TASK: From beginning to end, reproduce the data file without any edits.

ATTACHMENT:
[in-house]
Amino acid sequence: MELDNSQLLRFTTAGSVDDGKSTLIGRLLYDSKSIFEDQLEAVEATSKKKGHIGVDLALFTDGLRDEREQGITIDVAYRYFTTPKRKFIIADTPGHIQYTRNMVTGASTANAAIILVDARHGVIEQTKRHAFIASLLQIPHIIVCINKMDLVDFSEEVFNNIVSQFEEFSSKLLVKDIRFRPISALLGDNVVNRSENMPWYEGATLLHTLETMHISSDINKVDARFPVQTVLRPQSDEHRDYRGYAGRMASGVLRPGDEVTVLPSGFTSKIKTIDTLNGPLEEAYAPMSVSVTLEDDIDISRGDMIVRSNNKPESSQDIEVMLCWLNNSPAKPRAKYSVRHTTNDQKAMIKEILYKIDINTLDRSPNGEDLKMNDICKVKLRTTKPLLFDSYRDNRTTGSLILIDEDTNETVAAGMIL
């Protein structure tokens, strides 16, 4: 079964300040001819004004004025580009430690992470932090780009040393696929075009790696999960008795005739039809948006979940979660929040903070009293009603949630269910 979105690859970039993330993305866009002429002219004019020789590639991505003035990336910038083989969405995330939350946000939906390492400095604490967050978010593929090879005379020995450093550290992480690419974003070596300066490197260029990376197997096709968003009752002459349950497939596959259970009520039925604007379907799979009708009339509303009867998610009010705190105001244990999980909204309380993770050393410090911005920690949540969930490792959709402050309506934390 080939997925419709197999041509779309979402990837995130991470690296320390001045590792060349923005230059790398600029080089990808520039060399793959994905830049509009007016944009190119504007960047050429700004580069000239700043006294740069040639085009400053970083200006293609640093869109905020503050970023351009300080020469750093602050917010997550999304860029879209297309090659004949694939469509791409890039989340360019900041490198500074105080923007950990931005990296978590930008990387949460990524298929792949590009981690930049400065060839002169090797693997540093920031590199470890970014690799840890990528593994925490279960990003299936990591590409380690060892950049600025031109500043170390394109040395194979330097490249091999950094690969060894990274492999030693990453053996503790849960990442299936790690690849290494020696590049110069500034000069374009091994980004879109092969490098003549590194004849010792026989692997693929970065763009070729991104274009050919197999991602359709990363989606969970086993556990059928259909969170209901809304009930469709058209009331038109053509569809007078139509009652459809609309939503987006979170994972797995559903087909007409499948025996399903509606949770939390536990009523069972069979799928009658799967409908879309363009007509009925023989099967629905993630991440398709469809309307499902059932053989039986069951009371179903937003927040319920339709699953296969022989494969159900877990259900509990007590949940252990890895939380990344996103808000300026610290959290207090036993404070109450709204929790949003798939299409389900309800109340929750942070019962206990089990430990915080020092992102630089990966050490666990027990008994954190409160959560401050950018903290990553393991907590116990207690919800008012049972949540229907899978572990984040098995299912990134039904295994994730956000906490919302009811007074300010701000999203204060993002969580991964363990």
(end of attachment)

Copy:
[in-house]
Amino acid sequence: MELDNSQLLRFTTAGSVDDGKSTLIGRLLYDSKSIFEDQLEAVEATSKKKGHIGVDLALFTDGLRDEREQGITIDVAYRYFTTPKRKFIIADTPGHIQYTRNMVTGASTANAAIILVDARHGVIEQTKRHAFIASLLQIPHIIVCINKMDLVDFSEEVFNNIVSQFEEFSSKLLVKDIRFRPISALLGDNVVNRSENMPWYEGATLLHTLETMHISSDINKVDARFPVQTVLRPQSDEHRDYRGYAGRMASGVLRPGDEVTVLPSGFTSKIKTIDTLNGPLEEAYAPMSVSVTLEDDIDISRGDMIVRSNNKPESSQDIEVMLCWLNNSPAKPRAKYSVRHTTNDQKAMIKEILYKIDINTLDRSPNGEDLKMNDICKVKLRTTKPLLFDSYRDNRTTGSLILIDEDTNETVAAGMIL
């Protein structure tokens, strides 16, 4: 079964300040001819004004004025580009430690992470932090780009040393696929075009790696999960008795005739039809948006979940979660929040903070009293009603949630269910 979105690859970039993330993305866009002429002219004019020789590639991505003035990336910038083989969405995330939350946000939906390492400095604490967050978010593929090879005379020995450093550290992480690419974003070596300066490197260029990376197997096709968003009752002459349950497939596959259970009520039925604007379907799979009708009339509303009867998610009010705190105001244990999980909204309380993770050393410090911005920690949540969930490792959709402050309506934390 080939997925419709197999041509779309979402990837995130991470690296320390001045590792060349923005230059790398600029080089990808520039060399793959994905830049509009007016944009190119504007960047050429700004580069000239700043006294740069040639085009400053970083200006293609640093869109905020503050970023351009300080020469750093602050917010997550999304860029879209297309090659004949694939469509791409890039989340360019900041490198500074105080923007950990931005990296978590930008990387949460990524298929792949590009981690930049400065060839002169090797693997540093920031590199470890970014690799840890990528593994925490279960990003299936990591590409380690060892950049600025031109500043170390394109040395194979330097490249091999950094690969060894990274492999030693990453053996503790849960990442299936790690690849290494020696590049110069500034000069374009091994980004879109092969490098003549590194004849010792026989692997693929970065763009070729991104274009050919197999991602359709990363989606969970086993556990059928259909969170209901809304009930469709058209009331038109053509569809007078139509009652459809609309939503987006979170994972797995559903087909007409499948025996399903509606949770939390536990009523069972069979799928009658799967409908879309363009007509009925023989099967629905993630991440398709469809309307499902059932053989039986069951009371179903937003927040319920339709699953296969022989494969159900877990259900509990007590949940252990890895939380990344996103808000300026610290959290207090036993404070109450709204929790949003798939299409389900309800109340929750942070019962206990089990430990915080020092992102630089990966050490666990027990008994954190409160959560401050950018903290990553393991907590116990207690919800008012049972949540229907899978572990984040098995299912990134039904295994994730956000906490919302009811007074300010701000999203204060993002969580991964363990």